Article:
Marking Tools - Depending on your appliqué fabric, you will choose one of three methods for marking. See which option below applies to your fabric choices.
Tracing - Test your fabric and pattern to make sure you can see the dark solid lines through the fabric. You will be drawing the cutting lines and the lines will not show once the seam allowance is tucked under. You can use a chalk marking tool, pencil, colored pencil or liquid marking tool.
If you cannot see the pattern lines through your fabric, you have two alternatives.
1. Light box - If you have a commercial light box, use it. If not,
- a window makes a great light box
- glass table top with a light placed under the table
- clear extension table for sewing machine with a light underneath
- open a table that accepts leaves, place a sheet of Plexiglas or safety glass across the opening and put a light beneath it.
Test your fabric and pattern to make sure you can see the lines through the fabric. The brighter the light is, the easier it will be to see the lines through the fabric. It can help to turn off the overhead lights. Use one of the marking tools discussed above.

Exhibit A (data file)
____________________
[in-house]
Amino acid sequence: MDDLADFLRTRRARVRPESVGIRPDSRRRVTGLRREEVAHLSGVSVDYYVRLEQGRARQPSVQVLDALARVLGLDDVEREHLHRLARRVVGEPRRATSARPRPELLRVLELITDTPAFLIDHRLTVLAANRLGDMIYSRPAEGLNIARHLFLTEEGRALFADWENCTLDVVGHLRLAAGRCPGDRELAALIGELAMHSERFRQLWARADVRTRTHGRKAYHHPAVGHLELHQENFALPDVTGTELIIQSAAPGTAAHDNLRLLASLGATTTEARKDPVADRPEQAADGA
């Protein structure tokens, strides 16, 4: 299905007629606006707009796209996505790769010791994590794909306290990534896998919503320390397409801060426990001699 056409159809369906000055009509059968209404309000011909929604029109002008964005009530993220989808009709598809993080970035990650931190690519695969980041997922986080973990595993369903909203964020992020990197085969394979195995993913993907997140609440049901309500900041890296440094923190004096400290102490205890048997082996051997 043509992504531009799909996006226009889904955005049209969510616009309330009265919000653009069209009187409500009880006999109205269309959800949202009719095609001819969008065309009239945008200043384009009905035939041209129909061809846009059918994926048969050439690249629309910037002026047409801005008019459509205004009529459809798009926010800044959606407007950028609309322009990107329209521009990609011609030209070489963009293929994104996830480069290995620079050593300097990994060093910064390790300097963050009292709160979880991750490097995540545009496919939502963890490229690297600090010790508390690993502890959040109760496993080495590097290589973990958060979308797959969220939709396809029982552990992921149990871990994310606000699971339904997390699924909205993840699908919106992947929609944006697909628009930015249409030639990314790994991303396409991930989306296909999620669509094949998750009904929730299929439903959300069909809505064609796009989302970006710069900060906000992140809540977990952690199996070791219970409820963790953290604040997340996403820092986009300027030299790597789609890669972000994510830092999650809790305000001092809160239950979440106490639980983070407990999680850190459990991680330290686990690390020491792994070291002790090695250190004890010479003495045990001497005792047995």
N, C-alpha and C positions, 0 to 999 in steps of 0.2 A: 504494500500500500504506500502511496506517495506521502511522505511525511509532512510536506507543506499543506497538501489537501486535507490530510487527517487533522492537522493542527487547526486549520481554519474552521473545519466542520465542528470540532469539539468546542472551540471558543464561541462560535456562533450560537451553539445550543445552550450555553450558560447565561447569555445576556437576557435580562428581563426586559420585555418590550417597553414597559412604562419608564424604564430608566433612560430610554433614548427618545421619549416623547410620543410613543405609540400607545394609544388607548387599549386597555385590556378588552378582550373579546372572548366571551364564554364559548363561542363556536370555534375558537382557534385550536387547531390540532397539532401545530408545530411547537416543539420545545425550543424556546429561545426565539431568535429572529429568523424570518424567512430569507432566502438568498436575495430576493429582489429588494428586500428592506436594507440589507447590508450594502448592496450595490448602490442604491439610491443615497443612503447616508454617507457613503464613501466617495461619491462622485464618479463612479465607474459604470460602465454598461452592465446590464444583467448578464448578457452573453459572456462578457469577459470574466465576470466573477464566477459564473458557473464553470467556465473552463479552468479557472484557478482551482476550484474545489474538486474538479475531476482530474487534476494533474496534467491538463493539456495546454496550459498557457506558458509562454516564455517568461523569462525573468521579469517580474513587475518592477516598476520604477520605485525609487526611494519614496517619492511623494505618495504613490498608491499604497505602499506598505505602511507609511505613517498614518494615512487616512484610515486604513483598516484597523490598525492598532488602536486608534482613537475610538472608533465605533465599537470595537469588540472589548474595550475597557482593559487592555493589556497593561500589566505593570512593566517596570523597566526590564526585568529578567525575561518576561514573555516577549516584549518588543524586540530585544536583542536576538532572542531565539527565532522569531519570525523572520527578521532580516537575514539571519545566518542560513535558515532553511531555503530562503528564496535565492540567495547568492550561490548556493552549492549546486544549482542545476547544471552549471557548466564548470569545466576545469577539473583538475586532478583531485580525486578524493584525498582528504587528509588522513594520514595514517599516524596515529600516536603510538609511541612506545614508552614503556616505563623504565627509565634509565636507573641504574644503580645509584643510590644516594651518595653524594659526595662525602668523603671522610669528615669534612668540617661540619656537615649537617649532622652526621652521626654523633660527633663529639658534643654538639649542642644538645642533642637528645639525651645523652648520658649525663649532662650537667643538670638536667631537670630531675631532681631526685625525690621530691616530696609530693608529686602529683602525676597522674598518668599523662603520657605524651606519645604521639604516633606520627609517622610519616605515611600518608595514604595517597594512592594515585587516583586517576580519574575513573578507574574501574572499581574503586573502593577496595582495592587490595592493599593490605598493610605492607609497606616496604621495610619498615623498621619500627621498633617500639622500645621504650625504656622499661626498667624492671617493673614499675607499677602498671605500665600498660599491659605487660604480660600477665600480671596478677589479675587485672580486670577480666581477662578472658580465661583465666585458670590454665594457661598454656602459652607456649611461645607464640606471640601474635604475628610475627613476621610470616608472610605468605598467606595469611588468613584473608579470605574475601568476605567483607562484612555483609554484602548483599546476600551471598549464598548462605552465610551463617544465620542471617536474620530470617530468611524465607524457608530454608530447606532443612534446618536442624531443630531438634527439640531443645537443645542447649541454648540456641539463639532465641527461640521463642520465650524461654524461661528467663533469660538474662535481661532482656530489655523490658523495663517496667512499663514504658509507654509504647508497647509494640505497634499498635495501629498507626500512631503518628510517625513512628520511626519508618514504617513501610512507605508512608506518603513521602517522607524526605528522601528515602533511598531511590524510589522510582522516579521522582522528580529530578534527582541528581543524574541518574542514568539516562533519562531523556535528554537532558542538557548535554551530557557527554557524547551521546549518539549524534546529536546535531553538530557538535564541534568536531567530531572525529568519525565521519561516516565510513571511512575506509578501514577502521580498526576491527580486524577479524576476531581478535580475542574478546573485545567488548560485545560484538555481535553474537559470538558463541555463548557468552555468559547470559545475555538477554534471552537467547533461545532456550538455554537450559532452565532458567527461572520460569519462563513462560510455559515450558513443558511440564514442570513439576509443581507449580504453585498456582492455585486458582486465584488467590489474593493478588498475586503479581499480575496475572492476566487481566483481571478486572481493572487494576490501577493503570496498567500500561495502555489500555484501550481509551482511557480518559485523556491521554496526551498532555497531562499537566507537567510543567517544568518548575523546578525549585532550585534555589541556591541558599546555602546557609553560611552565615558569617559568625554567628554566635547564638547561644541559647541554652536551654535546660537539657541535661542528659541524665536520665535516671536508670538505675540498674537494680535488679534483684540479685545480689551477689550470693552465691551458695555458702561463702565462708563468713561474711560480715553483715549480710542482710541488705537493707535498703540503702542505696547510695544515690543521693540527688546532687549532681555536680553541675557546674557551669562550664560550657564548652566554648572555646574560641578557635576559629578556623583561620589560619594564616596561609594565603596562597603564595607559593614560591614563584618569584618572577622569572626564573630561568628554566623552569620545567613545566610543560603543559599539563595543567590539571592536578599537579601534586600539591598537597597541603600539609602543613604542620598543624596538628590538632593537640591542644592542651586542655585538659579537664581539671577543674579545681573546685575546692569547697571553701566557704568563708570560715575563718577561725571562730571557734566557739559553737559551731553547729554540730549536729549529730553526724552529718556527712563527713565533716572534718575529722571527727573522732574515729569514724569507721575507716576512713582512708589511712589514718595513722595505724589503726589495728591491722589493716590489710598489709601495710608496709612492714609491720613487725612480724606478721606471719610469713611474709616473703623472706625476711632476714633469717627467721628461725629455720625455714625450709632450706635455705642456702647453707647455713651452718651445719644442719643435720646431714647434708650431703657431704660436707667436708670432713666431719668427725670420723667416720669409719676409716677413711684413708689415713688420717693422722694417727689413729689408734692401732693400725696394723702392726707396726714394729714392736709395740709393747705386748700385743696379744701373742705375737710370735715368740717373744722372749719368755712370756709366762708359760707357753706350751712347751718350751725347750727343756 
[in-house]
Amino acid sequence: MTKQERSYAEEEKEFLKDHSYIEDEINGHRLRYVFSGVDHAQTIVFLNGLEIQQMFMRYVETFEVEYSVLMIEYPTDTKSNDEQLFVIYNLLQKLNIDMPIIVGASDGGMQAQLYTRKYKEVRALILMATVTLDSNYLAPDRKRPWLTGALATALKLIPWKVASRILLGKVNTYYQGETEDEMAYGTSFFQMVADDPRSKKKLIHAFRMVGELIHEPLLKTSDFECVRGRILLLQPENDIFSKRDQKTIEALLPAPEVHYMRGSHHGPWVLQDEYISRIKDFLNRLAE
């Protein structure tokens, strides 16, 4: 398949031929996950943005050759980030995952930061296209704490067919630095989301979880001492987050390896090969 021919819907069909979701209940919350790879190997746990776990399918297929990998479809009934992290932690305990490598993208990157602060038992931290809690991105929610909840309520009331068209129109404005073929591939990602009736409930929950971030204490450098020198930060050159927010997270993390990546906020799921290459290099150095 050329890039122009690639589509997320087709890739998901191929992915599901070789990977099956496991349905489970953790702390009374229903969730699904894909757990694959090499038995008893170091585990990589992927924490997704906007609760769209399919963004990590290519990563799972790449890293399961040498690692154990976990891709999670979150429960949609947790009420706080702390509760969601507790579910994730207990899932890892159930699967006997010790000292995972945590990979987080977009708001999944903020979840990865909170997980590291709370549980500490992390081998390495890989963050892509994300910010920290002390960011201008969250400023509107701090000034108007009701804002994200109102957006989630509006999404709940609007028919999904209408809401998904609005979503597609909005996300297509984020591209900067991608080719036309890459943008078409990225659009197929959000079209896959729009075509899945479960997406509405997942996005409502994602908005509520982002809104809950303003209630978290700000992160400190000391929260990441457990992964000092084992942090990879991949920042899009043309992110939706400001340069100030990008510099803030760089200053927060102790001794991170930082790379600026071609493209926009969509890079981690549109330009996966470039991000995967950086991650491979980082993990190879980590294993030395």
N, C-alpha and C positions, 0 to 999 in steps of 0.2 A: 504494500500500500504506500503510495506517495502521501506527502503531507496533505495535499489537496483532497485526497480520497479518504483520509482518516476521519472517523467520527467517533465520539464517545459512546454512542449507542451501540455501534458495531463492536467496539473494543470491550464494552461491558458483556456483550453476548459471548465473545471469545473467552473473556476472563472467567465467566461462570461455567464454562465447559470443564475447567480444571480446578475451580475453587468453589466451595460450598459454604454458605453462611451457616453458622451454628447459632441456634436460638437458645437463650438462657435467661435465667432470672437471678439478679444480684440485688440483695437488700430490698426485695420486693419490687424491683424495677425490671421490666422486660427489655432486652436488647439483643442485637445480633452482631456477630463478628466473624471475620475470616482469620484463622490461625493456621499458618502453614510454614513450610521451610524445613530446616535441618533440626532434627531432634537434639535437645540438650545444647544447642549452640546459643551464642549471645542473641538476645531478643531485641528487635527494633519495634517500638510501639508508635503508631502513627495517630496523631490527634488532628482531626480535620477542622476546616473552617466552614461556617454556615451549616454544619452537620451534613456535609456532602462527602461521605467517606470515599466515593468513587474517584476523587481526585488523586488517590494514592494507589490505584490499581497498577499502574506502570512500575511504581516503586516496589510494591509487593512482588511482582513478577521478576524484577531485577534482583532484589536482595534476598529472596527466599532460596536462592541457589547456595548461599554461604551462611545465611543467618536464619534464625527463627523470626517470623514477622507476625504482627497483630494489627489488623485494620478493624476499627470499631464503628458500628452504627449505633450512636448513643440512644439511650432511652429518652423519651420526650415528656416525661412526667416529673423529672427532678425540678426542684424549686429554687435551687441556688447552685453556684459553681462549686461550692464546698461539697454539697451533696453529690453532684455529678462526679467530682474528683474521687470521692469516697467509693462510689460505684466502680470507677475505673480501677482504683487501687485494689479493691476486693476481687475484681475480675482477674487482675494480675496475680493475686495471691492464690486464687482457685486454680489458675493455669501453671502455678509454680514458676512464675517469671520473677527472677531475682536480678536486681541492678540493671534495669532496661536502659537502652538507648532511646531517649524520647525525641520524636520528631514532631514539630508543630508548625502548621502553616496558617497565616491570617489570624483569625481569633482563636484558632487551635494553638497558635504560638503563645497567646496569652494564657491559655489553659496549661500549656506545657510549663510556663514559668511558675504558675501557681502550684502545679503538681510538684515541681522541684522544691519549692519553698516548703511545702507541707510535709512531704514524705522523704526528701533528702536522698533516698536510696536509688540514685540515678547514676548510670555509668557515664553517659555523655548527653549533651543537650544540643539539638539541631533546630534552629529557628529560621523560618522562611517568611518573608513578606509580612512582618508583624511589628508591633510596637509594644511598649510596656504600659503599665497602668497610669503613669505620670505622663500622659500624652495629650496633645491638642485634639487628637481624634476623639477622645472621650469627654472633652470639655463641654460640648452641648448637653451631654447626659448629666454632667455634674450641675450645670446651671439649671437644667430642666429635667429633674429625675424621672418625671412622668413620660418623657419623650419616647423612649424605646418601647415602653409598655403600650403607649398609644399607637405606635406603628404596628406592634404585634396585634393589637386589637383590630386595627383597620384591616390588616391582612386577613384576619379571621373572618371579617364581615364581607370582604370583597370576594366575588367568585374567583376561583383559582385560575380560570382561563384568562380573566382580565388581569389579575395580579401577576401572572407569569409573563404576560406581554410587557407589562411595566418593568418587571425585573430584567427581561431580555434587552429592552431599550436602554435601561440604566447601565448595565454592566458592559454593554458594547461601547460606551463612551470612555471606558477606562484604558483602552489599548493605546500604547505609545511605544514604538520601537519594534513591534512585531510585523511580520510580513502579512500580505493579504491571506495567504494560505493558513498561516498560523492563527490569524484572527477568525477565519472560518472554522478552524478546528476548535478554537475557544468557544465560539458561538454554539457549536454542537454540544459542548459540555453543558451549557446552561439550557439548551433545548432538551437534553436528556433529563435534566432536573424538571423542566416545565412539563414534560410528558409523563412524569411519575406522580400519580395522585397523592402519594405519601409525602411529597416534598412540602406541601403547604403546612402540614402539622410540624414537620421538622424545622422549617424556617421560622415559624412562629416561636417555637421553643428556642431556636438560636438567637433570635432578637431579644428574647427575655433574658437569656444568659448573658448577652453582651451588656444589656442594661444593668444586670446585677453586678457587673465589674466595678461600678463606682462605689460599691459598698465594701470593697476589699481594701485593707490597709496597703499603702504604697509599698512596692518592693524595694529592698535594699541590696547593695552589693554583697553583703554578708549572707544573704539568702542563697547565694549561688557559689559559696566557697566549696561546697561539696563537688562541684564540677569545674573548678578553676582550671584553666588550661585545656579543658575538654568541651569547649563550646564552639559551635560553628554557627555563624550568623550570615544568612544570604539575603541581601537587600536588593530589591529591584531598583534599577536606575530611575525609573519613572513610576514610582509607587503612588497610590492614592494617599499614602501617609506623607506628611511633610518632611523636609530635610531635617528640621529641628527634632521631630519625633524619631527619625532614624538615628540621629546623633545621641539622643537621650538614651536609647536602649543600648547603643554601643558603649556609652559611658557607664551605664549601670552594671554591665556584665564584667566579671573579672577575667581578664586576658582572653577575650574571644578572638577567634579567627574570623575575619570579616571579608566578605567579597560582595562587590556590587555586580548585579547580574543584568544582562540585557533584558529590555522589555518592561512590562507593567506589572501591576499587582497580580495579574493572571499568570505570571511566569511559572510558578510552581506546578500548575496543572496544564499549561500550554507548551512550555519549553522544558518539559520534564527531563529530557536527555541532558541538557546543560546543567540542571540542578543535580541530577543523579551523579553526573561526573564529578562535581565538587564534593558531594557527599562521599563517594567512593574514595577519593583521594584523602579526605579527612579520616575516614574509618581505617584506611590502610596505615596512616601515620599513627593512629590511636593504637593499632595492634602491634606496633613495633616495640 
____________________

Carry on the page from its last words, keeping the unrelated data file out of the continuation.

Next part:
2. Pattern Transfer Paper - If you cannot see the pattern lines with a light box, Pattern Transfer Paper (PTP) is a great alternative. PTP is a paper coated on one side with a chalk-like substance. There are many brands on the market. All work well if you follow the instructions. Some choices are: Pacific Rim Quilt Company’s Pattern Transfer Paper (a Saral product); Clover Chacopy; Saral; Dritz Transfer Paper. (Do not use the Dritz Mark-B-Gone Transfer Paper as lines disappear within 20-24 hours.) PTP is reusable.
If using PTP, you will need to use a stylus. This can be a slightly blunt pencil, ballpoint pen or embossing stylus. I prefer a pencil or a colored pen because I can tell where I have marked.
Hand appliqué needles - The most important notion you will select is your needle. I strongly recommend a long thin needle. My favorite is the milliner’s or straw needle, size 10 or 11. In the US, milliner and straw needles are two different names for the same needle. Technically, there are many types of milliner's needles, all designed for sewing hats. I think the straw needles (those used to make straw hats) are perfect for needleturn appliqué because they are thin and long.
I suggest size 10 or 11 because they are thin. They pierce the fibers with less effort or strain on your hand and arm. The higher the needle size, the shorter and thinner the needle is. A long needle makes it easier to manipulate the seam allowance with the needleturn method. Some suggested brands are John James, Foxglove Cottage, Richard Hemming & Sons, Bohin (appliquér longues, not available in size 11) and Milward (outside the US). We sell them on our website if you can’t find them elsewhere.